The analysis of small deposits of calcium in breast tissue can help differentiate cancerous and benign tumors, but it is sometimes not easy to make such a diagnosis. Now a team of researchers in the US believes a new method that uses a special type of spectroscopy to locate calcium deposits during a biopsy, could greatly improve the accuracy of diagnosis. Spectroscopy is a way of determining the composition of a material by studying how it absorbs or scatters radiation such as light.
Number to Know
35: percentage of Americans over the age of 55 who are physically inactive, according to the 2012 Participation Report from the Physical Activity Council (PAC).
-- Family Features
Health Tip: Preventing the spread of germs when away from home
According to the American Medical Association and the American Academy of Family Physicians, The Four Principles of Hand Awareness:
1. Wash and dry your hands when they are dirty and before eating.
2. Do not cough into your hands.
3. Do not sneeze into your hands.
4. Above all, do not put your fingers into your eyes, nose or mouth.
Boomer Health: Keeping fit and having fun as we age
Regular physical activity at any age can help you live longer, feel better and reduce health problems. But far too many people, including baby boomers, don't get the exercise they need. Since regular exercise helps control blood pressure, body weight, cholesterol and so much more, boomers need to find ways to get their bodies moving so they can live longer, healthier lives.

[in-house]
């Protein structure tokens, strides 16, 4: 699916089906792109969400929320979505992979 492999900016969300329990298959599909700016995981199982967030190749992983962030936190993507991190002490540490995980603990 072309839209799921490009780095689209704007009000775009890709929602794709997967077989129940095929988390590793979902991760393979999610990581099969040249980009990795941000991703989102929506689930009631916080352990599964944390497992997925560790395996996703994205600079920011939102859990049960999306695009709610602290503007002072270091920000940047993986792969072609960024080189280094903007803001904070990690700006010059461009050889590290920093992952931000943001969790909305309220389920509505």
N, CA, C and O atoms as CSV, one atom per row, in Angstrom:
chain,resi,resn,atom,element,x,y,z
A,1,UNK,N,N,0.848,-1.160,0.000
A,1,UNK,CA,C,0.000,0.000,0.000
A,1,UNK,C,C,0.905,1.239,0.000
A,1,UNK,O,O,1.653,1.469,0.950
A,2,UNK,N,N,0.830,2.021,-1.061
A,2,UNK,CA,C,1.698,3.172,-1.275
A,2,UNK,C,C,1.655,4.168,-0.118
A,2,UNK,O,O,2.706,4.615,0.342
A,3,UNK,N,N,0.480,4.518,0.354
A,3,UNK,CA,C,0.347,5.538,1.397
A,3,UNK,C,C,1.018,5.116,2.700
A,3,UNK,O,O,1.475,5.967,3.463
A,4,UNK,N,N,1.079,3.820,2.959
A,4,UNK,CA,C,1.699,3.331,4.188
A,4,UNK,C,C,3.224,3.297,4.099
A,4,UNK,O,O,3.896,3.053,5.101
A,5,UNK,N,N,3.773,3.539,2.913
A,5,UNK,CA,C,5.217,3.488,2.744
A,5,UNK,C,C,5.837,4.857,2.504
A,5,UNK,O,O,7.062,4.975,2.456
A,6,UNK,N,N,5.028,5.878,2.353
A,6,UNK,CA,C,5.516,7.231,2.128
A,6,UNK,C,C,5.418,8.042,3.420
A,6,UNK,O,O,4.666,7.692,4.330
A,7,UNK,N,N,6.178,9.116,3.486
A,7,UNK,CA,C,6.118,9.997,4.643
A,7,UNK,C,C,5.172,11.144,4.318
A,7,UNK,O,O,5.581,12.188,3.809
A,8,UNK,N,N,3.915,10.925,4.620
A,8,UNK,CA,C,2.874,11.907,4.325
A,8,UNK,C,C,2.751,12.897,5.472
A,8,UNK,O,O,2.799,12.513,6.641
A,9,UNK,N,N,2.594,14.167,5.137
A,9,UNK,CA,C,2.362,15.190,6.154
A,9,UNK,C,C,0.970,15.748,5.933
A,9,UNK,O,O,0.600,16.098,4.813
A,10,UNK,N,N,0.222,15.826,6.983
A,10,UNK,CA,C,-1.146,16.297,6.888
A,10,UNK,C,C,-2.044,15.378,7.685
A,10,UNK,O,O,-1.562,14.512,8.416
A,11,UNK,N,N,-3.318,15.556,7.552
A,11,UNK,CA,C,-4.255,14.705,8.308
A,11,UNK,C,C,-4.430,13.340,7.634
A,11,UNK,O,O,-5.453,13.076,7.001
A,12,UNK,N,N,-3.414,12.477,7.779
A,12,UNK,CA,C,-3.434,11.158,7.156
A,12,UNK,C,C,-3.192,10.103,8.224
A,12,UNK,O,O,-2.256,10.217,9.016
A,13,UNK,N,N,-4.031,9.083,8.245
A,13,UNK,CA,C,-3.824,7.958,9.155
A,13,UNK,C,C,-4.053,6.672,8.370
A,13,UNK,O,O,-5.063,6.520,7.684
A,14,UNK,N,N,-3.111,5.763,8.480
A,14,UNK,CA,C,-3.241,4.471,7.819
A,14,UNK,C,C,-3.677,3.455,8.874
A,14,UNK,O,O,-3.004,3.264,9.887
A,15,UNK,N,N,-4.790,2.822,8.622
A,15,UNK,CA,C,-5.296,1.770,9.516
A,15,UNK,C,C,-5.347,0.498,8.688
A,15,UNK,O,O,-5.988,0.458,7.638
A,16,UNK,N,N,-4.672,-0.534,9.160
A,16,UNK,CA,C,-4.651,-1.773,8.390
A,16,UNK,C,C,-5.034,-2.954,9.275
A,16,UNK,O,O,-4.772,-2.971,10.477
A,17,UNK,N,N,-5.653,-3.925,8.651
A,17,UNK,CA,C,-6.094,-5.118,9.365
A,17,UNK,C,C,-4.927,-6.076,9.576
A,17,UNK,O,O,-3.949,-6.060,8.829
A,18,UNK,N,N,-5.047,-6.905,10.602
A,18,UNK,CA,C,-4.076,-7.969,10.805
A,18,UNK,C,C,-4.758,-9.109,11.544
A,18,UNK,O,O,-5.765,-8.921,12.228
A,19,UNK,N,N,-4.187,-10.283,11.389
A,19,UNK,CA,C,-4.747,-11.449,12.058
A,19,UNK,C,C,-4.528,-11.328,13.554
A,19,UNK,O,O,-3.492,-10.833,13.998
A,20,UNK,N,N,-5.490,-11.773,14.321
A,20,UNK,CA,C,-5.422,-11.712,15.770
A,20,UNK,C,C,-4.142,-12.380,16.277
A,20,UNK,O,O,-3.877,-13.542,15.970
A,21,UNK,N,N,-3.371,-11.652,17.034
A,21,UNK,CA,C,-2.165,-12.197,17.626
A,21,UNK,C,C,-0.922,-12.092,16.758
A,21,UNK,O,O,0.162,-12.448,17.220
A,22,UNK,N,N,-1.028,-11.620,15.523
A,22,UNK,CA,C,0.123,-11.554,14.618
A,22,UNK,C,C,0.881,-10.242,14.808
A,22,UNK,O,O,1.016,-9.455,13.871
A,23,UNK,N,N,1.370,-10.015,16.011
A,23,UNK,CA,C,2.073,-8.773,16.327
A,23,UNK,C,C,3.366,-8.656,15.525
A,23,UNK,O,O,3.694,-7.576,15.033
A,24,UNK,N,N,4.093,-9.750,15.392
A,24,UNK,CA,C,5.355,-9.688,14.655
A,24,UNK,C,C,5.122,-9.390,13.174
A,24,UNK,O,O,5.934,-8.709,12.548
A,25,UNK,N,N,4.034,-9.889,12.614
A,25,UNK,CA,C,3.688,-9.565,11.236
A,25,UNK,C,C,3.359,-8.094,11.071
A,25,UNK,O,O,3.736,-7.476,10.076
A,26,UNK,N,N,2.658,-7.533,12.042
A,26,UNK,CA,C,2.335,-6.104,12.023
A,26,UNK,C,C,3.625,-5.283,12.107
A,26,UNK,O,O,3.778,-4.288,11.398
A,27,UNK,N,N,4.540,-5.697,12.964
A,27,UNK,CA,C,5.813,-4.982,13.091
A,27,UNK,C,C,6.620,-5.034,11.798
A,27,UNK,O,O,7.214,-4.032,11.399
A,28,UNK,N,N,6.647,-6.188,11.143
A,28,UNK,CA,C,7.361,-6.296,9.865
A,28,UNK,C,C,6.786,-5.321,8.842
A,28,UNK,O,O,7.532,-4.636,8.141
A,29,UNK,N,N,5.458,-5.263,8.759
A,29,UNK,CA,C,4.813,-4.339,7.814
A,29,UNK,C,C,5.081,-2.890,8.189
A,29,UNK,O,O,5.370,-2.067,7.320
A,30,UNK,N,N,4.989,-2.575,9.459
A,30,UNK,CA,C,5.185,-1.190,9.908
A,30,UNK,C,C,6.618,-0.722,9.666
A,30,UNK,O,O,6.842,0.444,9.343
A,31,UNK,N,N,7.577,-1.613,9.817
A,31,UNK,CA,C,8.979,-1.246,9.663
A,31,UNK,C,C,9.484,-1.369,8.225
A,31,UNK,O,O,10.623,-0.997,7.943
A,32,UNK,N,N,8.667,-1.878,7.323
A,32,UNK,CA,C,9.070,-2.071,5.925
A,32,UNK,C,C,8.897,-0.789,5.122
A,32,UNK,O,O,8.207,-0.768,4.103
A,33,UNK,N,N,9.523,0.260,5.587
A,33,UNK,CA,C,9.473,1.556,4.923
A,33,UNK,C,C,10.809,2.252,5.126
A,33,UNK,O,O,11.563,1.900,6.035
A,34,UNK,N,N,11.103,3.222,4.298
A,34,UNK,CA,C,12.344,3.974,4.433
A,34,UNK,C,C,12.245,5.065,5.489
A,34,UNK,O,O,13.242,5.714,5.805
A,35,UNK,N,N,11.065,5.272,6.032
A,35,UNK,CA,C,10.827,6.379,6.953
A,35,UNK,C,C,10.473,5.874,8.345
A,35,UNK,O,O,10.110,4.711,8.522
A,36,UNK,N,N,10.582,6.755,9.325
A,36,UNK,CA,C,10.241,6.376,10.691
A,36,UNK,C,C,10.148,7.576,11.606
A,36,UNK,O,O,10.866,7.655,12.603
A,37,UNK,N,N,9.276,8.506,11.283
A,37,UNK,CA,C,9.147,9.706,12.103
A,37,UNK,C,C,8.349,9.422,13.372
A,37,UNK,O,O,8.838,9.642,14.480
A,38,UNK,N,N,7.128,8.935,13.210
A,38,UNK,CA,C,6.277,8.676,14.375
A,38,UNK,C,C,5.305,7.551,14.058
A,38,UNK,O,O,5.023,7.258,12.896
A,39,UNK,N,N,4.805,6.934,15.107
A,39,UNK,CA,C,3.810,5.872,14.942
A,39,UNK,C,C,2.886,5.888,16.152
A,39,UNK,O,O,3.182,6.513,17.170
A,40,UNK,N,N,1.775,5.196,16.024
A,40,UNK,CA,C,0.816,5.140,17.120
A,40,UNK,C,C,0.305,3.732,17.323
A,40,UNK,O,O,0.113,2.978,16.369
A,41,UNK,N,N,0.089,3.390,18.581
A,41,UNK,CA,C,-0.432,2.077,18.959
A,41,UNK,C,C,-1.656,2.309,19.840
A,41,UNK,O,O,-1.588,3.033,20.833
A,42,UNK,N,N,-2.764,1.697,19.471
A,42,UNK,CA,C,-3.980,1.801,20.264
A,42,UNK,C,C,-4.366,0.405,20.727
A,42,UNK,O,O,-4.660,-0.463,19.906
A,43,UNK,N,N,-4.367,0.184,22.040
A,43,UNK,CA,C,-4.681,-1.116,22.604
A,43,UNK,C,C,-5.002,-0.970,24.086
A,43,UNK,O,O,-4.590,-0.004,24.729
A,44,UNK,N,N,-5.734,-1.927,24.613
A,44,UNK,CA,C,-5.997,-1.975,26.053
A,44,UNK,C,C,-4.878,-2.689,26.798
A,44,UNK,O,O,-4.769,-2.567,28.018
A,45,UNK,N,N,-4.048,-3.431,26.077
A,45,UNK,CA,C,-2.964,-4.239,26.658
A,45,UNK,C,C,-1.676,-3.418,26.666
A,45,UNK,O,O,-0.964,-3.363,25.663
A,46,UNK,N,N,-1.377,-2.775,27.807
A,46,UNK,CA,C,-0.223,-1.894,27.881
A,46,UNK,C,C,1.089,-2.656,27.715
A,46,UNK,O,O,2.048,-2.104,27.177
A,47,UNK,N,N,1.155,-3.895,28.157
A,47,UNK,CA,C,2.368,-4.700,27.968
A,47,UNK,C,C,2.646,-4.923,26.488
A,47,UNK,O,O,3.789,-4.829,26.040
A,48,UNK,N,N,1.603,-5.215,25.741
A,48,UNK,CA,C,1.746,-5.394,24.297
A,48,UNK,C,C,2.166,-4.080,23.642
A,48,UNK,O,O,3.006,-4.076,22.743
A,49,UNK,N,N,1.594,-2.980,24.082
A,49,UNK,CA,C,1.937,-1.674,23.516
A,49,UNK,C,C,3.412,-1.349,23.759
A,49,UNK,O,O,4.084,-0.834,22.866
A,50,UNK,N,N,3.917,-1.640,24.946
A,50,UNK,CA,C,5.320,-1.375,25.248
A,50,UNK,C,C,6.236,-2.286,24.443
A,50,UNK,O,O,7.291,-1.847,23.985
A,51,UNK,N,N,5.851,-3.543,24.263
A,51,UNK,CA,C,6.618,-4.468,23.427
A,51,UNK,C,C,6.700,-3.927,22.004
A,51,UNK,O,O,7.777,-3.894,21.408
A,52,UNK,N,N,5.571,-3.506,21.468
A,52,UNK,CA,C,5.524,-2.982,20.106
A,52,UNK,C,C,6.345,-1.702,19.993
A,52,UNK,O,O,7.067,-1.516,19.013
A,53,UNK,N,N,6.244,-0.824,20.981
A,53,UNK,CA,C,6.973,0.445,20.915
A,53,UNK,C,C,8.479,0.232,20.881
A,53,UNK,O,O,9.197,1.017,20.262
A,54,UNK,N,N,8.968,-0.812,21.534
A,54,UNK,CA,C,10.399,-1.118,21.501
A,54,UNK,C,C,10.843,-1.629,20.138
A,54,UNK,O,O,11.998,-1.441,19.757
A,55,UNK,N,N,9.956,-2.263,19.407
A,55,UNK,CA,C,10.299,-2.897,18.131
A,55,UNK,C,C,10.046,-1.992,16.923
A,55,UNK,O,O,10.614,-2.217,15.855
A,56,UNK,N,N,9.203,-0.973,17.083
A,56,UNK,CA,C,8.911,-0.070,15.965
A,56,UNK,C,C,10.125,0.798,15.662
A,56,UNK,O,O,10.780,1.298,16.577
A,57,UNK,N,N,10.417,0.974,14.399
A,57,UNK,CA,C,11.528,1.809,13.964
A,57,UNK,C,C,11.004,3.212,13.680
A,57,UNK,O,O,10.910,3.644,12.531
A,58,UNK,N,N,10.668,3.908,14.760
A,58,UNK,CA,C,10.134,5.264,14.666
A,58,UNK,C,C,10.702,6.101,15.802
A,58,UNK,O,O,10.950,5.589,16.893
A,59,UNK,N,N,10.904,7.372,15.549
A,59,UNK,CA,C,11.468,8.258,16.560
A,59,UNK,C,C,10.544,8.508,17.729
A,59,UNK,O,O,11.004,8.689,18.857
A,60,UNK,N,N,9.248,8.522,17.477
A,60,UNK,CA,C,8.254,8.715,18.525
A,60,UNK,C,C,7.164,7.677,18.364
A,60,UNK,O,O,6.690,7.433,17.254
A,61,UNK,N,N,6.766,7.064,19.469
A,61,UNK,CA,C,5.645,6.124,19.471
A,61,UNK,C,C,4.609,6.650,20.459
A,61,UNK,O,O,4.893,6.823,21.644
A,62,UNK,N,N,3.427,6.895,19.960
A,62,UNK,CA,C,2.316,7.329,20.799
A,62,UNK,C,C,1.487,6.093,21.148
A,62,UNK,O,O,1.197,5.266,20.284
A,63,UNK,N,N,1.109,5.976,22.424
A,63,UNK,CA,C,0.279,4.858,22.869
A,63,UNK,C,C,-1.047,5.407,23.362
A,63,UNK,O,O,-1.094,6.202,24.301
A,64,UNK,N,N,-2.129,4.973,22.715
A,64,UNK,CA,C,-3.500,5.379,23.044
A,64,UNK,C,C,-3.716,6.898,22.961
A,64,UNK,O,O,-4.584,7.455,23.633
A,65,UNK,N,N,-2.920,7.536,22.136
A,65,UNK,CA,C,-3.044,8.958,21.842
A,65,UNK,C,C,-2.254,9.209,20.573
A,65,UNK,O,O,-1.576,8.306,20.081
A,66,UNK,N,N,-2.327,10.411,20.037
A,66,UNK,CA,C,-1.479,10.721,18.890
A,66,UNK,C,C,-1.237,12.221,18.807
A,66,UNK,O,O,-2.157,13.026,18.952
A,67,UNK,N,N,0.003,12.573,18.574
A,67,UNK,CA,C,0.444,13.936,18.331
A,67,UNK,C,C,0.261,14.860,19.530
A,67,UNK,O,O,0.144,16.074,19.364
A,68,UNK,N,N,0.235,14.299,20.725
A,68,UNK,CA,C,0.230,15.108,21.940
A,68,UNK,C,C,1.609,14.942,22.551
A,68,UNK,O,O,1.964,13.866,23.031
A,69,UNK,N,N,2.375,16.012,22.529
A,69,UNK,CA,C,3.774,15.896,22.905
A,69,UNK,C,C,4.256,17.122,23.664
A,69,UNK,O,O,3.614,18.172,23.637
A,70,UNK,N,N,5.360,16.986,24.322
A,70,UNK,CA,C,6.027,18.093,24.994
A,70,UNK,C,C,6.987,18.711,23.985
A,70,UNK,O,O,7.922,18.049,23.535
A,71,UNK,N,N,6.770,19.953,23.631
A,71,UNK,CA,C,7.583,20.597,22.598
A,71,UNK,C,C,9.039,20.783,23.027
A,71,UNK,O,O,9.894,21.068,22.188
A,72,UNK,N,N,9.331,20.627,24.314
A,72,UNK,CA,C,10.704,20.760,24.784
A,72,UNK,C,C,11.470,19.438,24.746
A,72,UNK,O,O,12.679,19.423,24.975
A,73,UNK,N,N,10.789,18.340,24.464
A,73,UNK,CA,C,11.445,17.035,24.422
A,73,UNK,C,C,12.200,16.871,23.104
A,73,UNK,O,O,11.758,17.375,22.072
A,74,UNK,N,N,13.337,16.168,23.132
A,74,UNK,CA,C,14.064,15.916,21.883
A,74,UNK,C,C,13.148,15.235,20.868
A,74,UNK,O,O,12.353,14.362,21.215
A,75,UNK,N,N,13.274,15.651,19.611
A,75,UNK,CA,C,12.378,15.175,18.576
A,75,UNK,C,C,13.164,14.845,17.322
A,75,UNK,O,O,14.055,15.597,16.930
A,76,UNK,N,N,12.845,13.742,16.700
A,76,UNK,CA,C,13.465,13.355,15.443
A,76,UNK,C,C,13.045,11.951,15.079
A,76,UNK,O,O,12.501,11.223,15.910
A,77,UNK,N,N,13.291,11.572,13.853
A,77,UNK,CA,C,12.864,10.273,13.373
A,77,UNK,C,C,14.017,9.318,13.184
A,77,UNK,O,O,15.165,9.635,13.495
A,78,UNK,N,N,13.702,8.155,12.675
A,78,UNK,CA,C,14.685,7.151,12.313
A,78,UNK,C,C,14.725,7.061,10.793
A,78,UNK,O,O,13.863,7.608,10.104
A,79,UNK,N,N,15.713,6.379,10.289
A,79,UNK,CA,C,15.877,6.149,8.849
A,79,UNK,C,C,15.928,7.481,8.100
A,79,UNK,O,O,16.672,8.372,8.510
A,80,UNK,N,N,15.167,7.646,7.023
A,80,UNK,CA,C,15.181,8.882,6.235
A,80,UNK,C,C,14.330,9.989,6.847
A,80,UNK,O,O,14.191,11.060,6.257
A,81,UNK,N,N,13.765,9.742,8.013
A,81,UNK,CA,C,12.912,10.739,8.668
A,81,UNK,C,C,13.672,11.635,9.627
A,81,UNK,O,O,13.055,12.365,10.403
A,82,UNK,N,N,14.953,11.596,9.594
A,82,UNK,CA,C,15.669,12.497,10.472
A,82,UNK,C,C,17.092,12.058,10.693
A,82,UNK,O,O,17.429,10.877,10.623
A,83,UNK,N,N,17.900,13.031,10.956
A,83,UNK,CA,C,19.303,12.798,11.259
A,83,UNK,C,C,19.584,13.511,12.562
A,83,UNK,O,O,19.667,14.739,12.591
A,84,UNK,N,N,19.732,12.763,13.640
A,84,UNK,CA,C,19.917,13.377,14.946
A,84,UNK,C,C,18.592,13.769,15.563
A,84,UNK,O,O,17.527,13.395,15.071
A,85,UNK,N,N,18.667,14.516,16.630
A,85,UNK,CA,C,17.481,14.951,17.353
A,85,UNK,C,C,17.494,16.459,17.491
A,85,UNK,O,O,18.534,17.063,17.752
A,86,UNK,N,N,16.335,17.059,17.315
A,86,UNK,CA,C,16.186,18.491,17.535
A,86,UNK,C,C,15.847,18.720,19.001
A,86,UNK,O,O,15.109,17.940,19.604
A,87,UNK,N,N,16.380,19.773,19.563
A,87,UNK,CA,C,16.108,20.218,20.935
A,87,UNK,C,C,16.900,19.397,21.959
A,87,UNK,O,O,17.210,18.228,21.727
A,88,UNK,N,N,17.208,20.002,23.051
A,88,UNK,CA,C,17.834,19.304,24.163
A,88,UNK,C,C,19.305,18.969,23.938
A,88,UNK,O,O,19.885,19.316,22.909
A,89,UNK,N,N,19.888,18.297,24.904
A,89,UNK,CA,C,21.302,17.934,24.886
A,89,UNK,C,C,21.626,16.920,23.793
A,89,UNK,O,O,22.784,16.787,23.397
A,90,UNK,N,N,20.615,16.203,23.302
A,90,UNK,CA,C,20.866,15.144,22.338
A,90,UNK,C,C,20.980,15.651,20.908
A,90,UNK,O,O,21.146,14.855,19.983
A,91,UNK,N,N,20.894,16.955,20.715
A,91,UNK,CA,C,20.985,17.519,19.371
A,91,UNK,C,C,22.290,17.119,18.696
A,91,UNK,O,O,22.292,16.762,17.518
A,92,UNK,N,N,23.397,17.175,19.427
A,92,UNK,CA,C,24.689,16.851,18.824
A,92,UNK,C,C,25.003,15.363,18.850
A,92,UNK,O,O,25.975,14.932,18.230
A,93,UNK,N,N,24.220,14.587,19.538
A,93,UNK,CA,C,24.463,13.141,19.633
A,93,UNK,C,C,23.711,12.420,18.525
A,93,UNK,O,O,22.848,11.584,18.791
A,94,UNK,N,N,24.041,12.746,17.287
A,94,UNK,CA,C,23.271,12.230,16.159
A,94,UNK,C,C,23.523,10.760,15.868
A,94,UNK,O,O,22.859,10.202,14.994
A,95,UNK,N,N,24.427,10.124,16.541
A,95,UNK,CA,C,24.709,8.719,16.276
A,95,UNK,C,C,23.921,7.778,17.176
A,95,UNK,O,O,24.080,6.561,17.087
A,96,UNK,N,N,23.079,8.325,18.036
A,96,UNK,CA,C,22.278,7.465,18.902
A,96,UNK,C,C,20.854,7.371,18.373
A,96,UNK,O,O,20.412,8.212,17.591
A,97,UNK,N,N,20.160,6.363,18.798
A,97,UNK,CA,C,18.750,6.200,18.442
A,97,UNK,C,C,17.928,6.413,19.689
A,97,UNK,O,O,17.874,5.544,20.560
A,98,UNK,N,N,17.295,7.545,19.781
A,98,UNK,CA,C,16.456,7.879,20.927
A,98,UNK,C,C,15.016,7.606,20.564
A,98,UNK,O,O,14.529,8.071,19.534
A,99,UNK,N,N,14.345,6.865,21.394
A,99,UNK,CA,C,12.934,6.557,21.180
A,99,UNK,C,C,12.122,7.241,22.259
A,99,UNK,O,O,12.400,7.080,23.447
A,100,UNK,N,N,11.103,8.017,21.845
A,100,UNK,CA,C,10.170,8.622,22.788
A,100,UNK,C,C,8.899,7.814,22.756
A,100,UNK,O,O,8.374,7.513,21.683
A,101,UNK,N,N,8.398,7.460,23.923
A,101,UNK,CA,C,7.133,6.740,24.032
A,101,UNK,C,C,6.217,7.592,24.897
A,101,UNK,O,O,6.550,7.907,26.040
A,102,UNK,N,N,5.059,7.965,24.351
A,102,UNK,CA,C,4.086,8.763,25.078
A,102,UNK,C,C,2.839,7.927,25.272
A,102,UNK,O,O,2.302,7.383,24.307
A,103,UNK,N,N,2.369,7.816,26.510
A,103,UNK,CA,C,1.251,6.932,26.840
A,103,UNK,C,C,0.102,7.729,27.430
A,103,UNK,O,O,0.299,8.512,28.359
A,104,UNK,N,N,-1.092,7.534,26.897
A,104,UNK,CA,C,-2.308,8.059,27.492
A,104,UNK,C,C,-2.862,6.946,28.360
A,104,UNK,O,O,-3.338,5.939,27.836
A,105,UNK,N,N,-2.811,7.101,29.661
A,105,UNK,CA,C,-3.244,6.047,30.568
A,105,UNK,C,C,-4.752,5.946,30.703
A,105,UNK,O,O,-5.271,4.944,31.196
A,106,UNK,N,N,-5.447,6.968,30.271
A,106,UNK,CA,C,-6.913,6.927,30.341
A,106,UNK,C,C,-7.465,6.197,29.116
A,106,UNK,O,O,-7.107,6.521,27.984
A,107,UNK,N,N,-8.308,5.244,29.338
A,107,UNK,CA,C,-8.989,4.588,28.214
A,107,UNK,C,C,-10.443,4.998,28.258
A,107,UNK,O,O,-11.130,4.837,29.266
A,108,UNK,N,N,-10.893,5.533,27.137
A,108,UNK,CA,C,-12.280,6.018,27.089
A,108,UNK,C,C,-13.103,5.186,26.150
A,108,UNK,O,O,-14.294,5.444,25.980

"Though any amount of exercise is beneficial, ultimately adults should work up to getting at least 30 minutes most days of the week, as long as they feel comfortable and pain-free," said world-renowned nutritionist Joy Bauer. The American Council on Exercise recommends older Americans choose exercise programs that include cardiovascular, muscle conditioning, and flexibility exercises. Low-impact, non-jarring exercises such as walking and swimming are good options. A key to sticking with a fitness program is making sure it's enjoyable.
Workout safety tips. Whenever beginning a new fitness activity or program, make sure you do it safely.
Wear comfortable shoes that fit well.
Stay hydrated with plenty of fluids.
Listen to your body. If it hurts or it feels like too much, stop.
You also need to be aware of danger signs while exercising. Stop the activity and call your doctor or 911 if you experience pain or pressure in your chest, arms, neck or jaw; feel lightheaded, nauseated or weak; become short of breath; develop pain in your legs, calves or back; or feel like your heart is beating too fast or skipping beats.
Page 3 of 3 - "It's important to see your doctor before beginning any workout routine to receive a thorough cardiovascular evaluation," said Bauer. "Once you've been cleared by your doctor, I recommend starting out slowly."
Pick an activity that you will enjoy. The best way to find a regimen that will stick is to choose something that you enjoy. You'll be more likely to stick with it and reap all the benefits the physical activity has to offer.
Bauer adds that a program like Zumba Gold is great because, if you enjoy dancing, it won't feel like exercise and it can also be a social outlet: "Combining physical activity with social time is a total win-win."
-- Family Features/Zumba Fitness
GateHouse News Service